Mark Judge’s Lawyer: He Won’t Say Anything During the Kavanaugh Confirmation Process

The key witness is named in another affidavit with shocking allegations about the Supreme Court nominee.

Alex Brandon/AP

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Mark Judge, Supreme Court nominee Brett Kavanaugh’s high school pal who has now been cited in two affidavits as being present when Kavanaugh engaged in sexual misconduct, will not publicly discuss any of the allegations until after the confirmation process, according to his lawyer, Barbara Van Gelder.

On Wednesday morning, Michael Avenatti, the attorney for porn star Stormy Daniels, released a sworn affidavit from a woman named Julie Swetnick, who maintains Kavanaugh and Judge tried to get girls drunk at alcohol-soaked high school parties so they could be “gang raped.” She asserts the pair engaged in “abusive and physically aggressive behavior towards girls.” Previously, Christine Blasey Ford claimed Judge was in the room when Kavanaugh allegedly assaulted her.

Meanwhile, Judge has skedaddled out of Washington, DC, laying low at a beach house in Bethany, Delaware. 

After the Swetnick affidavit was released, I asked Judge’s attorney for her client’s response and whether he would return to Washington and make himself available to any investigators who might want to examine these latest allegations against Kavanaugh.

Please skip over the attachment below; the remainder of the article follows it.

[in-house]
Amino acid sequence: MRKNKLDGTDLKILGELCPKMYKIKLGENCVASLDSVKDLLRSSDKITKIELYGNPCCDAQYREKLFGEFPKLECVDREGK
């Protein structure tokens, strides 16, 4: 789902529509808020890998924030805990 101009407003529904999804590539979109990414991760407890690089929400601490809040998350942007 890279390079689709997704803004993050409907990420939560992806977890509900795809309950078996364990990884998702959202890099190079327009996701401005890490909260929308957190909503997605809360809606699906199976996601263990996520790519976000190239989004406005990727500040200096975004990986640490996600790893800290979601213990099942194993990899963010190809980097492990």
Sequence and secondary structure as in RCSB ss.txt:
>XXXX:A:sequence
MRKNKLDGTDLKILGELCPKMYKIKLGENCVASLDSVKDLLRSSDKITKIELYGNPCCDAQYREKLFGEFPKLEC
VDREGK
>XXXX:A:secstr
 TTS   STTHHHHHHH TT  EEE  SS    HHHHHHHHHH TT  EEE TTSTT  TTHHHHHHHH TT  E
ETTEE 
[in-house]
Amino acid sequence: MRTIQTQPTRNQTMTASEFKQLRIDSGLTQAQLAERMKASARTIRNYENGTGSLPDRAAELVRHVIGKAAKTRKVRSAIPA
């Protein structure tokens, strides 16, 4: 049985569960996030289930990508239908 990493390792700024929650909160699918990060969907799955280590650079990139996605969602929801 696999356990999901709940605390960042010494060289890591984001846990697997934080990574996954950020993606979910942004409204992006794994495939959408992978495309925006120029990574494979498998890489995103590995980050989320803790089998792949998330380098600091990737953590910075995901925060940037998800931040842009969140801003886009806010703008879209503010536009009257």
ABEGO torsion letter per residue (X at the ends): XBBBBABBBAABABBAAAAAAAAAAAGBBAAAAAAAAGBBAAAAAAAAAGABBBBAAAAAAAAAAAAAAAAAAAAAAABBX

“He is denying the allegations in the Swetnick affidavit,” Van Gelder replied, “and not publicly talking about these matters during the pendency of the confirmation hearings.” She then amended her statement to “during the pendency of the confirmation process,” meaning Judge won’t say anything until it can no longer have any bearing on whether Kavanaugh is confirmed. 

“Can you say why that is?” I asked Van Gelder.

“No,” she said.

I took a stab at one other question: “Does Mark know Julie Swetnick?”

“I just gave you my statement,” she said. 

And that was it. But it does seem rather obvious that if any official body wants to fully assess the Swetnick allegations—as with the Ford allegations—Judge must be interviewed. He has been identified as Kavanaugh’s wingman and, possibly, a partner in crime. No complete accounting can occur without questioning Judge.

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In-depth journalism that investigates the powerful takes real money and is so damn important right now.But it doesn’t take a Mother Jones investigation to know that billionaires and corporations will never fund the type of reporting (like they do politicians) we do that exists to help bring about change. Instead, our mission-driven journalism is made possible by people power, and has been for 46 years now since our founding as a non-profit.

In “TITLE TK” Monica Bauerlein writes about the perilous moment we’re in, and why it’s so important that we raise $325,000 by the time November’s midterms are decided so we can be ready to throw everything we have at the big issues facing the nation no matter what happens. Please help MoJo’s people-powered journalism with a donation today.

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